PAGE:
Knicks select Kentucky’s Kevin Knox with No. 9 pick
GREENBURGH, N.Y. (AP) — When New York Knicks president Steve Mills and the basketball operations department studied their roster and the players available to them in the NBA draft, they came to the same conclusions.
The Knicks lacked talent, and needed a player with the flexibility to play in multiple spots.
Kevin Knox checked off those boxes. And so the decision-makers were comfortable using the ninth pick Thursday night on the 18-year-old forward.
“We were set,” Mills said at the team’s training facility. He called Knox a “perfect fit for how we want to play.”
Knox played one season at Kentucky, where he led the Wildcats in scoring at 15.8 points per game and 3-pointers with 57. Mills said the Knicks held “two or three different conversations” with John Calipari, Knox’s coach at Kentucky.
The Knicks “did our research,” Mills said. ”(We) did our due diligence.”
Knox shared the SEC’s Freshman of the Year award with Alabama guard Collin Sexton, who was selected by the Cleveland Cavaliers, and was also an AP Honorable Mention on the All-America team.
At 6-foot-9 and 215 pounds, Knox shot .445 from the field, and .341 from 3-point range.
“He fits what we’re going to be about,” Knicks GM Scott Perry said. “He’s long, he’s athletic, he can play multiple positions, we think he has tremendous upside. He’s coming from a program in Kentucky that’s produced a lot of great pros.
“We thought Kevin was an excellent fit for what we’re trying to get done here.”
New York is coming off a 29-53 season as it tries to rebuild. The franchise’s cornerstone piece, Kristaps Porzingis, the fourth overall pick in the 2015 draft, suffered a torn ACL in his left knee in February and it isn’t known if he will play this season.
New York has only nine players under contract, after reserve center Kyle O’Quinn opted out of the last year of his $4.3 million contract Wednesday, although starting center Enes Kanter could opt out of his $18.6 million contract on June 29. Joakim Noah, who was banished from the team following an incident with then-coach Jeff Hornacek during a practice in Denver, is still under contract and is slated to earn $18.53 million next season.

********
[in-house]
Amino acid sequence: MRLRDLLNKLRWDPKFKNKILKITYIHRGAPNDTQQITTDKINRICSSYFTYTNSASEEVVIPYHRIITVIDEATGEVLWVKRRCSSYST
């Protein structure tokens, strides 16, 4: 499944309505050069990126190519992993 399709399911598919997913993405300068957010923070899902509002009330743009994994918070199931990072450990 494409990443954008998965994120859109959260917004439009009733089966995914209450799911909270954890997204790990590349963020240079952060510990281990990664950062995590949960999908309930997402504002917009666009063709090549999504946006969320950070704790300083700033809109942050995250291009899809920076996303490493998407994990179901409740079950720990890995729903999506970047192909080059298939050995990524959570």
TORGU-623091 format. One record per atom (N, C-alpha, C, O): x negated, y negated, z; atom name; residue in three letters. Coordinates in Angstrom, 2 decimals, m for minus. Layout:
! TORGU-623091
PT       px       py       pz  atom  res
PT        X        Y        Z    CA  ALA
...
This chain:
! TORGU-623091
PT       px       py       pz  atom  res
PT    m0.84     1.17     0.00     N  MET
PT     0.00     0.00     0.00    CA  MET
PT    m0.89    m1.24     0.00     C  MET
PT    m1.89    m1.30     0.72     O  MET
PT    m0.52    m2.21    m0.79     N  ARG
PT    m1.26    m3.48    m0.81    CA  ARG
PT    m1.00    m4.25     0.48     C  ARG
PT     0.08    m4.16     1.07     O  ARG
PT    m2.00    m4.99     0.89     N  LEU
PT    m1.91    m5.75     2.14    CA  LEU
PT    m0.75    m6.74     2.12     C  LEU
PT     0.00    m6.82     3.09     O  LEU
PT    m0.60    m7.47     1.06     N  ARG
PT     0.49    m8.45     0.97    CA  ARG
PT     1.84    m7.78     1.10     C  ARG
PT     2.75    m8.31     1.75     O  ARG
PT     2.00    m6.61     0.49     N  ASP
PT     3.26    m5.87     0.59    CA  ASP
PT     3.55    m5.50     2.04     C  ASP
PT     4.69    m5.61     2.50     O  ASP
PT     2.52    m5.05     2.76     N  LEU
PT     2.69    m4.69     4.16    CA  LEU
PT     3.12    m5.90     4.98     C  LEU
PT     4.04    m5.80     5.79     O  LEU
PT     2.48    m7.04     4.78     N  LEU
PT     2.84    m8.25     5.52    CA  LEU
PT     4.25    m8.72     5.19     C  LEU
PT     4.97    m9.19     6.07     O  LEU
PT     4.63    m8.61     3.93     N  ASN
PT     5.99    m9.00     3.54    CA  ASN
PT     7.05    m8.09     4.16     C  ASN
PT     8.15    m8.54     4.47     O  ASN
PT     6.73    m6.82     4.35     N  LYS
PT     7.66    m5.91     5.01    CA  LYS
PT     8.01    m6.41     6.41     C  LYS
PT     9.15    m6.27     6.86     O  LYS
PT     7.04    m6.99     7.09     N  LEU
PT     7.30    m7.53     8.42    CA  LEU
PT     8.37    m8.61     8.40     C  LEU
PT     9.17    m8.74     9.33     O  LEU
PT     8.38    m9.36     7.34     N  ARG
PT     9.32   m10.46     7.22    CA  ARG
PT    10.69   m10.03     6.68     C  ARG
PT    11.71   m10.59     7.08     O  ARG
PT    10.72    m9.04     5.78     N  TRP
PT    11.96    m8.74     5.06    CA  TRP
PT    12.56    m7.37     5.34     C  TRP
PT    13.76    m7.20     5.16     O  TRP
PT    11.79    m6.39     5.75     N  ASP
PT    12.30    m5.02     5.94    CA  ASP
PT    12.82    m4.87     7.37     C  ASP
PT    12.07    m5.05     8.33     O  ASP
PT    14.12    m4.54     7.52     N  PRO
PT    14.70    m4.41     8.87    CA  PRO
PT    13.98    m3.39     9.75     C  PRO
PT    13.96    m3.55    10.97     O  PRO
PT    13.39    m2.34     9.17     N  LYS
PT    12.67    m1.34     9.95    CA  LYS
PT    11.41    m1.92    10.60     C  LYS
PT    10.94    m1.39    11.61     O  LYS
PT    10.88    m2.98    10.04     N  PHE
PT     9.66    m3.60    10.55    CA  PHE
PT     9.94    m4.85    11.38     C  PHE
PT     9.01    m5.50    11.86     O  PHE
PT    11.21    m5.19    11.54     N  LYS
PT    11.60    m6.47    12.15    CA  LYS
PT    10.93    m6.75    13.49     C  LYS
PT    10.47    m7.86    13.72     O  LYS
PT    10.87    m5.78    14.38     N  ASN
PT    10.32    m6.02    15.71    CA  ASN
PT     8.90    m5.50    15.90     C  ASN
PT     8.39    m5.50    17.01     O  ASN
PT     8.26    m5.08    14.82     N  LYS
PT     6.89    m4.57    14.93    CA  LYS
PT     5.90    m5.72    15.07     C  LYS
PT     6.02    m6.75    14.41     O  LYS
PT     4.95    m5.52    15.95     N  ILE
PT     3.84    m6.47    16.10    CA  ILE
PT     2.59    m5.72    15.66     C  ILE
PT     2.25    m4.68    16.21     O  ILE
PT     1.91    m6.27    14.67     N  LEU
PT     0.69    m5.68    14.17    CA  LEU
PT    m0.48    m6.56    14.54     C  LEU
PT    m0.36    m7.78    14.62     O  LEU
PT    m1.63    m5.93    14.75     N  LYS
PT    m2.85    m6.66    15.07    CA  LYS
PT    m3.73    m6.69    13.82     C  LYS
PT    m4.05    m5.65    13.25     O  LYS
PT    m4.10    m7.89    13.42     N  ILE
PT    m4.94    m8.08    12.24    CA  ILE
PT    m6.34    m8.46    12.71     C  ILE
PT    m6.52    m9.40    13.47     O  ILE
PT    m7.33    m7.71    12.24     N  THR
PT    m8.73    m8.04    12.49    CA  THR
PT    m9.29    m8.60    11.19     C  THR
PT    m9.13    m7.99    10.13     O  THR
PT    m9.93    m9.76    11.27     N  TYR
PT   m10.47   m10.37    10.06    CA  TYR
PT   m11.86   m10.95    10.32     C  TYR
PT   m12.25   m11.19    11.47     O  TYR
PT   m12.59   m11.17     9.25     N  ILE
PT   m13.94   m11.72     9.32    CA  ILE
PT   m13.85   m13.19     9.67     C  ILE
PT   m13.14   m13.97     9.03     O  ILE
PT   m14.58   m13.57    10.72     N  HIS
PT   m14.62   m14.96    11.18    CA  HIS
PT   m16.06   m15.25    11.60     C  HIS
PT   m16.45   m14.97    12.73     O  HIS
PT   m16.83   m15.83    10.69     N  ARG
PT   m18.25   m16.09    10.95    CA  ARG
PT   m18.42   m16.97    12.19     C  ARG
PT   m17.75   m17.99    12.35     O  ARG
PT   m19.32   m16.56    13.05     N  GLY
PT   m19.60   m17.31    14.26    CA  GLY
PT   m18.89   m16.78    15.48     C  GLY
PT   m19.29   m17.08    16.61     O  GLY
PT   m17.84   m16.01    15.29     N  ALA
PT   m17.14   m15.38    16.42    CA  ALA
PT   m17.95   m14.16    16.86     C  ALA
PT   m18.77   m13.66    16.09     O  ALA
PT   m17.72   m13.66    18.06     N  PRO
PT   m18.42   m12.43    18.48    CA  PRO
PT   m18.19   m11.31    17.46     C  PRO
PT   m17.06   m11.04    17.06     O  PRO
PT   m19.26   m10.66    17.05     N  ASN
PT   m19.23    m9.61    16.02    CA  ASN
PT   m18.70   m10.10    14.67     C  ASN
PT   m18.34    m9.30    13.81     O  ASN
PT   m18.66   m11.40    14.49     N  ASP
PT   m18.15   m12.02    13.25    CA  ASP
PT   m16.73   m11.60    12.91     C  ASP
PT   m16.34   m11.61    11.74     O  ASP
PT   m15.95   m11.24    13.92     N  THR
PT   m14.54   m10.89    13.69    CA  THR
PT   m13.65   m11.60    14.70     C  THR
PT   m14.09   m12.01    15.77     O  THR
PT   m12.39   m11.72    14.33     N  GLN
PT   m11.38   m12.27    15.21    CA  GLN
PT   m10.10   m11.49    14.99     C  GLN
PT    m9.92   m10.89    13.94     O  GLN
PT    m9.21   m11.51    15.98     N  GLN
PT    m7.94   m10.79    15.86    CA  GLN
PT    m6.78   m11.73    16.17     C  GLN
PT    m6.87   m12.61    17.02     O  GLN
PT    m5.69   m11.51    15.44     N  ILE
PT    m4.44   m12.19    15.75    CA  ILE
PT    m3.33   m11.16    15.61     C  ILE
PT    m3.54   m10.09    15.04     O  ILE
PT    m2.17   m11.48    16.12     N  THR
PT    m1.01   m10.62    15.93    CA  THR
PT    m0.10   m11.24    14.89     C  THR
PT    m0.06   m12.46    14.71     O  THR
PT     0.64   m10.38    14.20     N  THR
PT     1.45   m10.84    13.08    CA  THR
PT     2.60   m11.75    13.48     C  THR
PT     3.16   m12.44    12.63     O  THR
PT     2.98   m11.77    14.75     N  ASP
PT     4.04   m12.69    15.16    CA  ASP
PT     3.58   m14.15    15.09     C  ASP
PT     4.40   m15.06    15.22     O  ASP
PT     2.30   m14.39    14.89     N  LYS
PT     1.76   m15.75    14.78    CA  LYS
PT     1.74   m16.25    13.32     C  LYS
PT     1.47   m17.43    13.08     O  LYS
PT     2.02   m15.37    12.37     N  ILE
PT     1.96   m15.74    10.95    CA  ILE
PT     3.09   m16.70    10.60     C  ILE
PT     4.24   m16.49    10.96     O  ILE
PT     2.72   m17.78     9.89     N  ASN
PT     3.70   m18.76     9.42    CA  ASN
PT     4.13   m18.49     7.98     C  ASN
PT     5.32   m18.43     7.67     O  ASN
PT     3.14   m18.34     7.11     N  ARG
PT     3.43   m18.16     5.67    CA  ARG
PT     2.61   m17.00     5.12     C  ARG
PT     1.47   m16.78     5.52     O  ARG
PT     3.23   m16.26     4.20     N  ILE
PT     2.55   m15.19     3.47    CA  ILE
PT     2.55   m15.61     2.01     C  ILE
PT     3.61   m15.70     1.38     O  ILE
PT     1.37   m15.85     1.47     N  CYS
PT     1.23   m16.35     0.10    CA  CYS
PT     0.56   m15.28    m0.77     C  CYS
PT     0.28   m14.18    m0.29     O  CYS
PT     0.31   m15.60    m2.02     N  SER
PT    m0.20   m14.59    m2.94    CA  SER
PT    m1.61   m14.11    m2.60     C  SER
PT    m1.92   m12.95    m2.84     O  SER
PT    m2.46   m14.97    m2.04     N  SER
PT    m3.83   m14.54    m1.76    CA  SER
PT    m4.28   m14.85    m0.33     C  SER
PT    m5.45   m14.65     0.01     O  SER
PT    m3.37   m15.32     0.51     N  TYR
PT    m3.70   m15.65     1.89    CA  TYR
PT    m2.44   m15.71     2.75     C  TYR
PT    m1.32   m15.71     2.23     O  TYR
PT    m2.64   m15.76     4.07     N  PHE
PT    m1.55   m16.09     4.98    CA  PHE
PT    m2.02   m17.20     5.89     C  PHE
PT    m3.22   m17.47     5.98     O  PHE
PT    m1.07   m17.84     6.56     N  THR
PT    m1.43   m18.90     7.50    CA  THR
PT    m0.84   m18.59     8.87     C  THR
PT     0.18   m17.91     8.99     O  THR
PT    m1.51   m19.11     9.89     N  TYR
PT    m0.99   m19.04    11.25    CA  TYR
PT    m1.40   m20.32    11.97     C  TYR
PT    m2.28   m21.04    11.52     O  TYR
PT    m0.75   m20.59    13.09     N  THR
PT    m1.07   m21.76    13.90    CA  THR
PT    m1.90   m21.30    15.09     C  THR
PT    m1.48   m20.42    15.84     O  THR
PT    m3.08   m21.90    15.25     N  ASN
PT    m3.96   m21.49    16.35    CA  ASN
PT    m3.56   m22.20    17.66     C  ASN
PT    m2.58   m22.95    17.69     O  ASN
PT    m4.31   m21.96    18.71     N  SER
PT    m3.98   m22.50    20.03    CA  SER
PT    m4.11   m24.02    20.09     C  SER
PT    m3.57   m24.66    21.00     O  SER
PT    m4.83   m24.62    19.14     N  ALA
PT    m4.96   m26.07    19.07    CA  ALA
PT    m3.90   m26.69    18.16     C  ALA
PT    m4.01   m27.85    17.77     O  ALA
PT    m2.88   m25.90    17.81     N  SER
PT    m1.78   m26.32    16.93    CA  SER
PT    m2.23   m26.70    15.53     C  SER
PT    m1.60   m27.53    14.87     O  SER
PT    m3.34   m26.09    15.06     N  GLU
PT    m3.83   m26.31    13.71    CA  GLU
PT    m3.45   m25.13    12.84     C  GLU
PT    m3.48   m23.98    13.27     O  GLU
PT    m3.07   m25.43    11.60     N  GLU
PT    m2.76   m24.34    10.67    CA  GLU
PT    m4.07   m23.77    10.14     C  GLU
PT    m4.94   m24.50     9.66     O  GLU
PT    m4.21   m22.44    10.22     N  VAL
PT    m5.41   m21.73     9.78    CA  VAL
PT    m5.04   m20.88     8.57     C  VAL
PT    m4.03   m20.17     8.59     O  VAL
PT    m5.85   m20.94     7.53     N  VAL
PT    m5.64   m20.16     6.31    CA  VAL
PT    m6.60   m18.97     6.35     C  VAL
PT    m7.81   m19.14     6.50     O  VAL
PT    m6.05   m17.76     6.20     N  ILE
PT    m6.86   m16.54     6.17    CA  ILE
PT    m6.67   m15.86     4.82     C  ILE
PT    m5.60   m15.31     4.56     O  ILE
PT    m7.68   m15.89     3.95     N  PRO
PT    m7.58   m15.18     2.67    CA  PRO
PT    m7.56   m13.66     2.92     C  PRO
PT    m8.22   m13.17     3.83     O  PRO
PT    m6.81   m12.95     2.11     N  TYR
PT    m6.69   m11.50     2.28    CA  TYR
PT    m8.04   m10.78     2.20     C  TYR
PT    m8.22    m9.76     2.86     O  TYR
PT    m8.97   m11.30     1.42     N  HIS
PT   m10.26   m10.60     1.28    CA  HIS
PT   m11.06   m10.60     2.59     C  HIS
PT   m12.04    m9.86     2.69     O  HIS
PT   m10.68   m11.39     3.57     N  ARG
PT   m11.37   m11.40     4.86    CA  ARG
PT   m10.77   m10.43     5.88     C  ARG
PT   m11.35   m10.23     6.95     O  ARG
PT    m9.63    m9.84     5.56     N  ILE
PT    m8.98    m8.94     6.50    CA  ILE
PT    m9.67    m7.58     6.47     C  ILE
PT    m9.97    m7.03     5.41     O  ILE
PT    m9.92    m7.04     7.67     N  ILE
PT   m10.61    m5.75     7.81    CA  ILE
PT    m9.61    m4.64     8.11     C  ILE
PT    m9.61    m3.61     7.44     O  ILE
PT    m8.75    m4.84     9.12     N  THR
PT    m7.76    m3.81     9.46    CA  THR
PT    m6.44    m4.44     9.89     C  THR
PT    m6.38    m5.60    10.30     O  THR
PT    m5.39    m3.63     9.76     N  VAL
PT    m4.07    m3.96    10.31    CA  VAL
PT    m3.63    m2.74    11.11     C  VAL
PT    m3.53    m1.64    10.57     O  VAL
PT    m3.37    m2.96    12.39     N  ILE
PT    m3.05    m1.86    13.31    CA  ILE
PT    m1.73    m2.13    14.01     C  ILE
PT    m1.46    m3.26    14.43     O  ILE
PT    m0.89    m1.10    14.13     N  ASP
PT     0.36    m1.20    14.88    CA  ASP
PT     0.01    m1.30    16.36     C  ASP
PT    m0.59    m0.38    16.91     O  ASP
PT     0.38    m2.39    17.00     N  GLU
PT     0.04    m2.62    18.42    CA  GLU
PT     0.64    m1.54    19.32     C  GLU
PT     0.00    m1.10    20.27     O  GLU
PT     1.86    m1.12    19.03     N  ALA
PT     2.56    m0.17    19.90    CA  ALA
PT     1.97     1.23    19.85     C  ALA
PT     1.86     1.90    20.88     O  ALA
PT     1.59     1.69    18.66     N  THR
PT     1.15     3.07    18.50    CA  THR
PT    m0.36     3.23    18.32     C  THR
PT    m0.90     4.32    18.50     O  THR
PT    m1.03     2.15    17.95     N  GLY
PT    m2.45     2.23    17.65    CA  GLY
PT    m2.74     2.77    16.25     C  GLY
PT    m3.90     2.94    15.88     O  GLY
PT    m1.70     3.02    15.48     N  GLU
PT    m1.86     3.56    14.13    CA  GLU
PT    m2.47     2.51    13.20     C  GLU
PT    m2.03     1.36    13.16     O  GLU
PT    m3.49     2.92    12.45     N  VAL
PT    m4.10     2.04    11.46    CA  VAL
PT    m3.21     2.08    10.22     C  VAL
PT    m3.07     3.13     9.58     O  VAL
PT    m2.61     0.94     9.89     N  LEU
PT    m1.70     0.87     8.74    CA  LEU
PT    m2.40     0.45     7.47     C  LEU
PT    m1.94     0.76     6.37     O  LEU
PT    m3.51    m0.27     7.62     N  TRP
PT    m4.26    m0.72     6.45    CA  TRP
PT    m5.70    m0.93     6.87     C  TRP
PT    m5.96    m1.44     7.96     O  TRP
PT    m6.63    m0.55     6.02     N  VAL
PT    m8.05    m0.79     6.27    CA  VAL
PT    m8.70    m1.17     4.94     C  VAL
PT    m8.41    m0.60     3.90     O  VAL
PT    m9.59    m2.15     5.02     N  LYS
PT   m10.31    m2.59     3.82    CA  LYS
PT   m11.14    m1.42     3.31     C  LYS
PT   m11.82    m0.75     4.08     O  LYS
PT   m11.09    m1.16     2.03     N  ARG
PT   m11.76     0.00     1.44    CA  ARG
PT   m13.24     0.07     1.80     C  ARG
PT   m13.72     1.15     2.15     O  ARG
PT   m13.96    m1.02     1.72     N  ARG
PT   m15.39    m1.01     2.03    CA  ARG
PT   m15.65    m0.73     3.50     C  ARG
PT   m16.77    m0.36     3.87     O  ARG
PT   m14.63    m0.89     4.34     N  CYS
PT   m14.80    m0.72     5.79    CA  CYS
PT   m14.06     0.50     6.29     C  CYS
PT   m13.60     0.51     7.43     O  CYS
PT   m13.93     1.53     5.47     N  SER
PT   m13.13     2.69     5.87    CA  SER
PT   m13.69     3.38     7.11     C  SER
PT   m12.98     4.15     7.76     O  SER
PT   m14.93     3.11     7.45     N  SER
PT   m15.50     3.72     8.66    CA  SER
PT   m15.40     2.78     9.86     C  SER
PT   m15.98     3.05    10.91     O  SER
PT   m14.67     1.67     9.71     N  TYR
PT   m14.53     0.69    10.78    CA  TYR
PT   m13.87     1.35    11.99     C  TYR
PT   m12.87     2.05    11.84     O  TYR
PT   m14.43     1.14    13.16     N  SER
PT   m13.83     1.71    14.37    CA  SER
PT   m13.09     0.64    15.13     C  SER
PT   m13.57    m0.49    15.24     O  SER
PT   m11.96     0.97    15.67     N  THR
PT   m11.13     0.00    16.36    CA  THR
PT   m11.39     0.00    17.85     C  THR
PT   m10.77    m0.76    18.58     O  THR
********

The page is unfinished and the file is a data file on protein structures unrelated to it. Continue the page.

While it is unlikely that the Knicks will be a playoff team next spring, Perry pushed back against the notion that the selection of Knox over Villanova’s Mikal Bridges and Missouri’s Michael Porter Jr. was a symbolic waiving of the white flag on the 2018-19 season.
“There’s a lot of talented young people in this draft,” Perry said of Knox, who is the youngest player the Knicks have drafted since Michael Sweetney in 2003. “We just thought Kevin separated himself for us.”
The Knicks’ youth movement continued in the second round as the team used the 36th overall pick on Mitchell Robinson. The 20-year old is listed at 6-11 and 225 pounds, but did not play college basketball despite having committed to Western Kentucky University.
As a senior at Chalmette High School in Chalmette, Louisiana, Robinson averaged 19.6 points, 12.5 rebounds and 7.9 blocks. He played in the 2017 McDonald’s All-American and Jordan Brand Classic games, which are showcases for the pre-eminent high school players in the country.
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